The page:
- Full service: Many services will also get your content formatted on your site for your per your instructions. This further frees you up to focus on doing absolutely nothing.
- Keyword research: Some services will also do keyword research for you.
Writing Service Cons
- Cost: Because there’s a service involved, you’ll usually pay more per word. After all, your rep doesn’t work for free… and the big gun who owns the service wants to earn a profit.
- Speed: Services can spit out content faster than in-house writers but not as fast as a full agency. I’ve literally ordered 100K words with WriterAccess and received all the articles in one week. That’s hard to beat. No service I know can do that unless arranged before-hand. No in-house writer can do that (but imagine if they could – they’d earn a fortune).
- Quality: Generally, you won’t get any level of expertise with a service. The writers are generalist who write on any topic assigned to them. This isn’t always bad, but keep that in mind if you have topics that require a certain level of expertise.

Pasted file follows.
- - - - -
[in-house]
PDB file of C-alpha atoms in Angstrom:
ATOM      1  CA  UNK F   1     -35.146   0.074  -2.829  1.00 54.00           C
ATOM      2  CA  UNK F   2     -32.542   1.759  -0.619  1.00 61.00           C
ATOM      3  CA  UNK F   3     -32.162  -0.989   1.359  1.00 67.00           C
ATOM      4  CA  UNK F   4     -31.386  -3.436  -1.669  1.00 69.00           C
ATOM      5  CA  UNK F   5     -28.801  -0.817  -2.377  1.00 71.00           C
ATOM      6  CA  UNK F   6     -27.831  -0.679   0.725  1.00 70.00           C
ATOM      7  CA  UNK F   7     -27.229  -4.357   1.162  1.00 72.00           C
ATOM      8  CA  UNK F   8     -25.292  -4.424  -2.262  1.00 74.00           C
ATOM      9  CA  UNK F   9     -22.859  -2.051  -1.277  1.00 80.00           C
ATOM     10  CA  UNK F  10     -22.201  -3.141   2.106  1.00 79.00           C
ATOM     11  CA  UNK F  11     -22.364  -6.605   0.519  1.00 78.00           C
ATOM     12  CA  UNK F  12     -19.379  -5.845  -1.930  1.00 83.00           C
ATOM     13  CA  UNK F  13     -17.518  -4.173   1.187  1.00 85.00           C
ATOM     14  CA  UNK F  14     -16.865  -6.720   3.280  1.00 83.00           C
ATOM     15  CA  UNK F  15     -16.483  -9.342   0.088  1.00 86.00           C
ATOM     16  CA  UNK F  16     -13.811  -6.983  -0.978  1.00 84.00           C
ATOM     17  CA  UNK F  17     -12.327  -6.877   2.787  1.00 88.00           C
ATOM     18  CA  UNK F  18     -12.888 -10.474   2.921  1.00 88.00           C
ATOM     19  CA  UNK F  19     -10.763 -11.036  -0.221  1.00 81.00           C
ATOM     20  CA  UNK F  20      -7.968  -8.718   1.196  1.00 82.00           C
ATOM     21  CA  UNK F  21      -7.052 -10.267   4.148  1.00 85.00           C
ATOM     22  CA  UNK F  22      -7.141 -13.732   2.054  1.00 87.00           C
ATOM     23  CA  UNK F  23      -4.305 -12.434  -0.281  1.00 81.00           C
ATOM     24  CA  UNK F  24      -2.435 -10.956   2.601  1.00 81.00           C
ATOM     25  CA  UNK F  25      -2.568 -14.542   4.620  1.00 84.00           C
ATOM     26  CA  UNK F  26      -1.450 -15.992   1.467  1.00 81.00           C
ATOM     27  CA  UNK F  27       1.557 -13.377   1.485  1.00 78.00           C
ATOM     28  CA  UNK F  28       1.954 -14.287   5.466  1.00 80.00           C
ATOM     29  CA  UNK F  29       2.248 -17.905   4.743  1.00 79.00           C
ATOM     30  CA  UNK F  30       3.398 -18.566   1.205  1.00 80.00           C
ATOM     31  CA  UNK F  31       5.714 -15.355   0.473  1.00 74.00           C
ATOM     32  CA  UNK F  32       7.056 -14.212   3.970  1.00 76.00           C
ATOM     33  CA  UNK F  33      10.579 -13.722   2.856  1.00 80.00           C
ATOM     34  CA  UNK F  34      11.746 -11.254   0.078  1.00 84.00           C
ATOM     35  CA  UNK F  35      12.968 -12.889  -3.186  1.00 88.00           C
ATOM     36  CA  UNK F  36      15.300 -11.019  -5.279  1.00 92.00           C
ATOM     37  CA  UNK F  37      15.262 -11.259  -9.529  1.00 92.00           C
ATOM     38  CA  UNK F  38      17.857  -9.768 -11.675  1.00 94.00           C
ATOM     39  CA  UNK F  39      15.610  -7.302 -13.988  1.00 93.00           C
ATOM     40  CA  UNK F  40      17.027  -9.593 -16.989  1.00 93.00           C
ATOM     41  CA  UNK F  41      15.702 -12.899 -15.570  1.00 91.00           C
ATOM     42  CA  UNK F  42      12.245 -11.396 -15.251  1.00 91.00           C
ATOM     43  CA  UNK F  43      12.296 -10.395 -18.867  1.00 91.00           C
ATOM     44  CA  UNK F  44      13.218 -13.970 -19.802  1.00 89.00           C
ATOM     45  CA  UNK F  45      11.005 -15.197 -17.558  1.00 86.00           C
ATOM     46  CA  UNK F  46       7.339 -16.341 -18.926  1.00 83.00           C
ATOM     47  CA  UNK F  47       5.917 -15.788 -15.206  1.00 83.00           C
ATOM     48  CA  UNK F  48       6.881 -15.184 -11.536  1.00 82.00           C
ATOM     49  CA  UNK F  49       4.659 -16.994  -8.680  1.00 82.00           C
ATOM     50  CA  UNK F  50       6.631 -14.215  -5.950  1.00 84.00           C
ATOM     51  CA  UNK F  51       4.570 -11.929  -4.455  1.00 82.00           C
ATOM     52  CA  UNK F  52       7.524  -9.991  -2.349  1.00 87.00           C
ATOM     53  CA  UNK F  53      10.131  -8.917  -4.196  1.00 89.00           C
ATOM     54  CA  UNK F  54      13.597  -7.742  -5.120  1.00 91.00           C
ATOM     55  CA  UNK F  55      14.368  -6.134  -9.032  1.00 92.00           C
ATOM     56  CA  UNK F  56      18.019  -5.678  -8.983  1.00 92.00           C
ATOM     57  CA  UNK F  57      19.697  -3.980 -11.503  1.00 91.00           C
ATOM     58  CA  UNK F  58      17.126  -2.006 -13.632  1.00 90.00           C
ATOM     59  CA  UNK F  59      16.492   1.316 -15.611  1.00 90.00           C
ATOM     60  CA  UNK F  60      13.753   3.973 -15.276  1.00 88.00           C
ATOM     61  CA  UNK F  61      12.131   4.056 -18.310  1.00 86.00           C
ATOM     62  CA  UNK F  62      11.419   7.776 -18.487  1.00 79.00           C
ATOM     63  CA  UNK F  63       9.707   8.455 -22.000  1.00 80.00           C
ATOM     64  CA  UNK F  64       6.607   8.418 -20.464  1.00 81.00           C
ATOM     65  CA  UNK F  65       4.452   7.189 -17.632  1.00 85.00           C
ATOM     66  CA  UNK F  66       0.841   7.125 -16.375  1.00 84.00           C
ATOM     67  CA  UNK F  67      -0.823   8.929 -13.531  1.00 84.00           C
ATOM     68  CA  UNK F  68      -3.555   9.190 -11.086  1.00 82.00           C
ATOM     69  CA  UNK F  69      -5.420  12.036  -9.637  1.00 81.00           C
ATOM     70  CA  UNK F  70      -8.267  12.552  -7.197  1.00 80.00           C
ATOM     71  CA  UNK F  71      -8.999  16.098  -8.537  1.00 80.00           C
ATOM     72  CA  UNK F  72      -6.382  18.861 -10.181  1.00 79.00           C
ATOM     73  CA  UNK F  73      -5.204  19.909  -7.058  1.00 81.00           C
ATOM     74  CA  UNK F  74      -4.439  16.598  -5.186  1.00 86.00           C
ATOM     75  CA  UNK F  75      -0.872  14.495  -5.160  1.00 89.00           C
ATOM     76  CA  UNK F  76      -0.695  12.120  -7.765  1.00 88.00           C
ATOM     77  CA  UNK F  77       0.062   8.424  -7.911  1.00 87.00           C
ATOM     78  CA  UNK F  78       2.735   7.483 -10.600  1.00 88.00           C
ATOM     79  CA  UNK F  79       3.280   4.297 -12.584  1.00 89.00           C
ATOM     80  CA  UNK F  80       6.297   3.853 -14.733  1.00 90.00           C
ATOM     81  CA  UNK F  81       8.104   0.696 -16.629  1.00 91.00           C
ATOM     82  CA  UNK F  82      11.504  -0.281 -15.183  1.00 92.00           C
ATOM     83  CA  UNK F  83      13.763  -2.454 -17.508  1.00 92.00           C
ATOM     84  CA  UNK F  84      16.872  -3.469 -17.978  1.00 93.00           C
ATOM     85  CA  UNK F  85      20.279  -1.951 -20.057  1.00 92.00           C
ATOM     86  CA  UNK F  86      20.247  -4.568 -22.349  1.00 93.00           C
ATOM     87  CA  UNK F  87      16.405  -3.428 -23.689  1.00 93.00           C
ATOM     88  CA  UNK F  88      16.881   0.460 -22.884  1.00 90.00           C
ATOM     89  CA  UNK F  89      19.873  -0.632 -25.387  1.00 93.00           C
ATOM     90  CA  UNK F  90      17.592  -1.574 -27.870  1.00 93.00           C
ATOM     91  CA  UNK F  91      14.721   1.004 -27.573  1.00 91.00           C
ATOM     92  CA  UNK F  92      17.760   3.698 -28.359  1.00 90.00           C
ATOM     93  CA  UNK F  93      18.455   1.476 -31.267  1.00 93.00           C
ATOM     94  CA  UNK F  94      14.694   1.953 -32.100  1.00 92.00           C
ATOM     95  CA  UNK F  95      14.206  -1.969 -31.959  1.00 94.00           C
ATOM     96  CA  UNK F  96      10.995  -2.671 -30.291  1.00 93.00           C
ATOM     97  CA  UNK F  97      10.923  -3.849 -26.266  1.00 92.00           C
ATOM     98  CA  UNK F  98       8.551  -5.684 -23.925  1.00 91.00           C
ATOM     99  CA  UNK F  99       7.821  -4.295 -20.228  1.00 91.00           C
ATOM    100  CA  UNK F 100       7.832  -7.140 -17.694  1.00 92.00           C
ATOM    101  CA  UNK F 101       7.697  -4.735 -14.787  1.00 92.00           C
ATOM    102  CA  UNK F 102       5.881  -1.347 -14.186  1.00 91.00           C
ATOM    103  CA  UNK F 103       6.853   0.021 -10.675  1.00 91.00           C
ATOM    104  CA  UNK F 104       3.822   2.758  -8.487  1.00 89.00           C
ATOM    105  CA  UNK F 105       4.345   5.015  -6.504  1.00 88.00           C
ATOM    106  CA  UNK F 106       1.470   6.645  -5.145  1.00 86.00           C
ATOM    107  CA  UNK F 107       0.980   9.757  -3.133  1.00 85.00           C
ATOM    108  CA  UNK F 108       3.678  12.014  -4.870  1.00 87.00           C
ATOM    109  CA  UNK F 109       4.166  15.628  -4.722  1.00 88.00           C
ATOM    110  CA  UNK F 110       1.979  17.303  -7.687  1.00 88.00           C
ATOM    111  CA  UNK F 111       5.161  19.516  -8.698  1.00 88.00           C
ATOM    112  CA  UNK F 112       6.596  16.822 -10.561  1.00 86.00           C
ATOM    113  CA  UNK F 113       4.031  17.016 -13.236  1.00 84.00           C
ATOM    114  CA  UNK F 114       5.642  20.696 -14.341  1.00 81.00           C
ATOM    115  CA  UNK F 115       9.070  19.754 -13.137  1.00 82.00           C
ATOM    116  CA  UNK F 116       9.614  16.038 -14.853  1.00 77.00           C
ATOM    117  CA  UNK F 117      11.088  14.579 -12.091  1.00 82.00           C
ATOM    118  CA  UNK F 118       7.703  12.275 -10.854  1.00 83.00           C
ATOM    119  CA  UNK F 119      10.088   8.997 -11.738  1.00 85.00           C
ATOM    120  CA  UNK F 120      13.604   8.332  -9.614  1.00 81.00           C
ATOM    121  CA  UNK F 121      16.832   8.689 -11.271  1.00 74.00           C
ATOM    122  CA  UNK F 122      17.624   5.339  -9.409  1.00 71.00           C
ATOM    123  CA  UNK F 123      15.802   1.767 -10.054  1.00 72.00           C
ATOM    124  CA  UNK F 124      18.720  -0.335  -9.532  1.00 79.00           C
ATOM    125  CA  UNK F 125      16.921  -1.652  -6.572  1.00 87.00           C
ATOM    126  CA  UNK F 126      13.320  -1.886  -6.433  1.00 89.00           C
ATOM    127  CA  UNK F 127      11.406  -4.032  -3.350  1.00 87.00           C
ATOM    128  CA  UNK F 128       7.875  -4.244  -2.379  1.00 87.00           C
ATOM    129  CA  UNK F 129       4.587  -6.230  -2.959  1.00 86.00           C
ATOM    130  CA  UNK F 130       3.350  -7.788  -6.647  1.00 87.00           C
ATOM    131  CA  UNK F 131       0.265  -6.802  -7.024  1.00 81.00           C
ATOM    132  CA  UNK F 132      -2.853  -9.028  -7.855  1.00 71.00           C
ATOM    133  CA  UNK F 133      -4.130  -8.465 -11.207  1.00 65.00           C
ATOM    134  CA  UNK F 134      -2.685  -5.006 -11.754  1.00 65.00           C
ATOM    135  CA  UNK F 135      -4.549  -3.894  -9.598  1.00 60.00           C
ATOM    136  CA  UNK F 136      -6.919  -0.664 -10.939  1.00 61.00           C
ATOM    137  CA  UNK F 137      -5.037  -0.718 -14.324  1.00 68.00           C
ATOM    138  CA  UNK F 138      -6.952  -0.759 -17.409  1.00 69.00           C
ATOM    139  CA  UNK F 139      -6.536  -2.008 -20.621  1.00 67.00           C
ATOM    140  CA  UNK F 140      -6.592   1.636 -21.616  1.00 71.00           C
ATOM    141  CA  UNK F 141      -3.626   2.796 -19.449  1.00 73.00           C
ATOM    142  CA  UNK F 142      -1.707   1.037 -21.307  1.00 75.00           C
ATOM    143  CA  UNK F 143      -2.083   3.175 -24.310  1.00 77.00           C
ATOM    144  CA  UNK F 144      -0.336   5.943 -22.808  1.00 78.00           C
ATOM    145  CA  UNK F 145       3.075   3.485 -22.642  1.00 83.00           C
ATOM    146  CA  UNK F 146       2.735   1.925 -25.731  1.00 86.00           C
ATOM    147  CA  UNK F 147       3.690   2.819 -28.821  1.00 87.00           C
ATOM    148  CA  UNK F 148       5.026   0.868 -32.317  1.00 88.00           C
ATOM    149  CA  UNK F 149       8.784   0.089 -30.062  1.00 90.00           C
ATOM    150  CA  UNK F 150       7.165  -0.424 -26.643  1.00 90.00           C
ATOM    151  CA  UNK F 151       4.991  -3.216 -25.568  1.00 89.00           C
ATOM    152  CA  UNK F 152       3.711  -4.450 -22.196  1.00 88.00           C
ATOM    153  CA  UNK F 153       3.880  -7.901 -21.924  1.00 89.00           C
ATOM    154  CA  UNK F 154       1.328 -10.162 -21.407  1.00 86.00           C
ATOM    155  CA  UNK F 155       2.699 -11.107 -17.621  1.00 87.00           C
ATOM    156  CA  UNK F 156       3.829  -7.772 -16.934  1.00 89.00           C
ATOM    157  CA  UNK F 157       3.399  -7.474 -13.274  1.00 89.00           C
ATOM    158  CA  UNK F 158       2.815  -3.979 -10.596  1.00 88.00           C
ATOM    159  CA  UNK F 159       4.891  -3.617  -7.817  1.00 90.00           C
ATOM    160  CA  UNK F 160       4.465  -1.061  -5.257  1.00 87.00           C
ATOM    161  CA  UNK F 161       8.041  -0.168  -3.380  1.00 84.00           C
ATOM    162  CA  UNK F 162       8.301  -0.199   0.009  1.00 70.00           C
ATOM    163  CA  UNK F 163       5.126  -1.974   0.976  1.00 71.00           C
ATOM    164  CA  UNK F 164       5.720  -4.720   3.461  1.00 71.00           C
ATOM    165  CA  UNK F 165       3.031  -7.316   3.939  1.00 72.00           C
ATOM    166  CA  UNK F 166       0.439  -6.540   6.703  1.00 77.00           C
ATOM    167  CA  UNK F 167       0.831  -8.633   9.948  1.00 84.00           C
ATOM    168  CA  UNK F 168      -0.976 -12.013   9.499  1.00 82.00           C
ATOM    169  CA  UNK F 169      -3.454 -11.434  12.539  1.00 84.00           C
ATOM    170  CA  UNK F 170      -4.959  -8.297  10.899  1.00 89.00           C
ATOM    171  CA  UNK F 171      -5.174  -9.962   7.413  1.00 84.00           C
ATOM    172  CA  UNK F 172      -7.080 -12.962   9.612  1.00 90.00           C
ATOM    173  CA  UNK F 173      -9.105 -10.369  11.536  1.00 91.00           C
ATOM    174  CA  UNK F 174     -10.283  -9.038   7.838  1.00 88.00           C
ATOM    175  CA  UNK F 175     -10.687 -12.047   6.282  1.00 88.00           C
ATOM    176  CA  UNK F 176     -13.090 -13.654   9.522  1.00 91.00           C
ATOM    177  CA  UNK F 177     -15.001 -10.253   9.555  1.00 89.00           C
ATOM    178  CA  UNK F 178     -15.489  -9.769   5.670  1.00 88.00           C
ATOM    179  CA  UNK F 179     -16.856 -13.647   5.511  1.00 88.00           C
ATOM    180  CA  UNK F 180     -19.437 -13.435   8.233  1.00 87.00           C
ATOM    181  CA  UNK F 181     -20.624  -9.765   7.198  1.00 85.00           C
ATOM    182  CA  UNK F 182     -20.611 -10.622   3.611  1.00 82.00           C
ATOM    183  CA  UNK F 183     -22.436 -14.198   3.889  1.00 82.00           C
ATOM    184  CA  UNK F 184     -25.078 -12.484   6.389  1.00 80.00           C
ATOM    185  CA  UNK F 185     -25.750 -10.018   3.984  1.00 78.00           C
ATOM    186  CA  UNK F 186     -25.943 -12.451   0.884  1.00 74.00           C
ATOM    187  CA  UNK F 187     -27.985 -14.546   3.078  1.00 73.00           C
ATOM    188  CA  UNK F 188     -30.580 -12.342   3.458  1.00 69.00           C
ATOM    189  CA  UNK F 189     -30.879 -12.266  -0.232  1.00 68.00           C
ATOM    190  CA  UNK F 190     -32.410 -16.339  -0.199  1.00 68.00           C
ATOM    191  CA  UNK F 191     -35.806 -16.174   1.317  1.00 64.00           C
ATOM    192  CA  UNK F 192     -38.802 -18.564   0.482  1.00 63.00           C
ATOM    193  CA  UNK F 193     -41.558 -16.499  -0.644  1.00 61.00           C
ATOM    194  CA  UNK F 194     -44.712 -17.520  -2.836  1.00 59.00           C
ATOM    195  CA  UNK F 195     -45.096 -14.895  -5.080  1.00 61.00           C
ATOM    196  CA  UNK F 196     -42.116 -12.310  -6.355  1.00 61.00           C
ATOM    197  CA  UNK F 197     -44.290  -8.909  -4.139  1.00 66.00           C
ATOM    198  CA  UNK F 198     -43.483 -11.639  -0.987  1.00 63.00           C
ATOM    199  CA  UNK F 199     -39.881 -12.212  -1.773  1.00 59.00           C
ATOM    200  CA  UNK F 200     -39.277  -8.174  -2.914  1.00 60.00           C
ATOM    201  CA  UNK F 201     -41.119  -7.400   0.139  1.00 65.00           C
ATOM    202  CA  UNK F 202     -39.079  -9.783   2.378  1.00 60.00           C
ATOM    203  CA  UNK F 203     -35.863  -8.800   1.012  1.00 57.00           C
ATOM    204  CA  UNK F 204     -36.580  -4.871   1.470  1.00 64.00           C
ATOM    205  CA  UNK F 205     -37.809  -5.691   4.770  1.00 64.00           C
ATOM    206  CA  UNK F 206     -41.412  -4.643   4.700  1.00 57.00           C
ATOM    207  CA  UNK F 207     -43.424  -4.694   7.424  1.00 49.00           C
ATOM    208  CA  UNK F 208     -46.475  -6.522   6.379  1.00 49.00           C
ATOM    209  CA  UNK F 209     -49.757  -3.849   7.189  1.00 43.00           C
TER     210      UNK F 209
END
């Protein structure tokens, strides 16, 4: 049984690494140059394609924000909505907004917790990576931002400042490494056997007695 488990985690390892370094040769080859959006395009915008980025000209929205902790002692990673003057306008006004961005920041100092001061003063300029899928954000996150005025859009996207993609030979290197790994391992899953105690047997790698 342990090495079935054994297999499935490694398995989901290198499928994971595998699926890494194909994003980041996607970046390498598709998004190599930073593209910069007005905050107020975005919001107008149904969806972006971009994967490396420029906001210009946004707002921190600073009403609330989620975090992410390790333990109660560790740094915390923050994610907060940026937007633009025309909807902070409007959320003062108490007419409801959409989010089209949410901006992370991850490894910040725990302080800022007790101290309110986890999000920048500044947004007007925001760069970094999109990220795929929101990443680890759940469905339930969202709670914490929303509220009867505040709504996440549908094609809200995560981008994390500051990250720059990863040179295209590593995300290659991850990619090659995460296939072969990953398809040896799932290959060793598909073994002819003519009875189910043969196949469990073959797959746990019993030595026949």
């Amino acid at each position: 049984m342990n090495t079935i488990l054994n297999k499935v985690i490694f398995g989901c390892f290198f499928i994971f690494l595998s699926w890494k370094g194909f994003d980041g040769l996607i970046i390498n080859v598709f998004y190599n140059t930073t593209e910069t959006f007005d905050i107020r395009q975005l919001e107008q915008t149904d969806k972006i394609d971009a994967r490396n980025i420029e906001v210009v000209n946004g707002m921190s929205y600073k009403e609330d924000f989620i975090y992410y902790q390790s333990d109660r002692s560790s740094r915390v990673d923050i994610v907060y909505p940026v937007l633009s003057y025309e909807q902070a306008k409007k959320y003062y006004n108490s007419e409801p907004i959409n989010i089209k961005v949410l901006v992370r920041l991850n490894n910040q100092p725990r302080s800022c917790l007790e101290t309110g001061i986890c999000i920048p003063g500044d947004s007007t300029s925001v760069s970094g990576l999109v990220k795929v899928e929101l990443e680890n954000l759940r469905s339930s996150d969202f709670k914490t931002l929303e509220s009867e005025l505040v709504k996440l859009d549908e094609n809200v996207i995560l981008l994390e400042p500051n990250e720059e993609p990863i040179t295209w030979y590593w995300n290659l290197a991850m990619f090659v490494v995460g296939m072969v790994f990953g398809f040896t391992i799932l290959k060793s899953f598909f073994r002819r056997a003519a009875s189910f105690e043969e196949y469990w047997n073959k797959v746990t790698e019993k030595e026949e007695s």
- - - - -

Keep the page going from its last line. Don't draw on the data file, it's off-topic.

Are you even more confused now?
Sorry if you are.
Like so many things in this business, there isn’t a one-size fits all.
You have to experiment to find out what works best for you.
Don’t expect perfection from any content source. You won’t get it.
And remember, part of the results you get is dictated by the quality of your instructions to the writers. The better the instructions, often, the better the content they can deliver.
What’s the best content source for writing product reviews?
By far the best content option for product reviews is an in-house writer. The reason for this is they can get the products, use them and write killer reviews. I work with a local writer to whom I ship various products in one niche. He reviews them and the reviews are fantastic. I’ve tried this with WriterAccess, but it was not a good experience.
What’s the best content source for updating and improving existing articles on my site?
Again, I’ve found in-house writers to be the best for editing and updating older content because it’s easy to give them direct access to the backend of my site and turn them loose on the older content.
Which content sources will use content analyzers like MarketMuse or SurferSEO?
All three will if you set them up with Access. I’m working with a content manager at WriterAccess who gives access to writers to MarketMuse to analyze all articles and achieve top content scores before they’re delivered to me.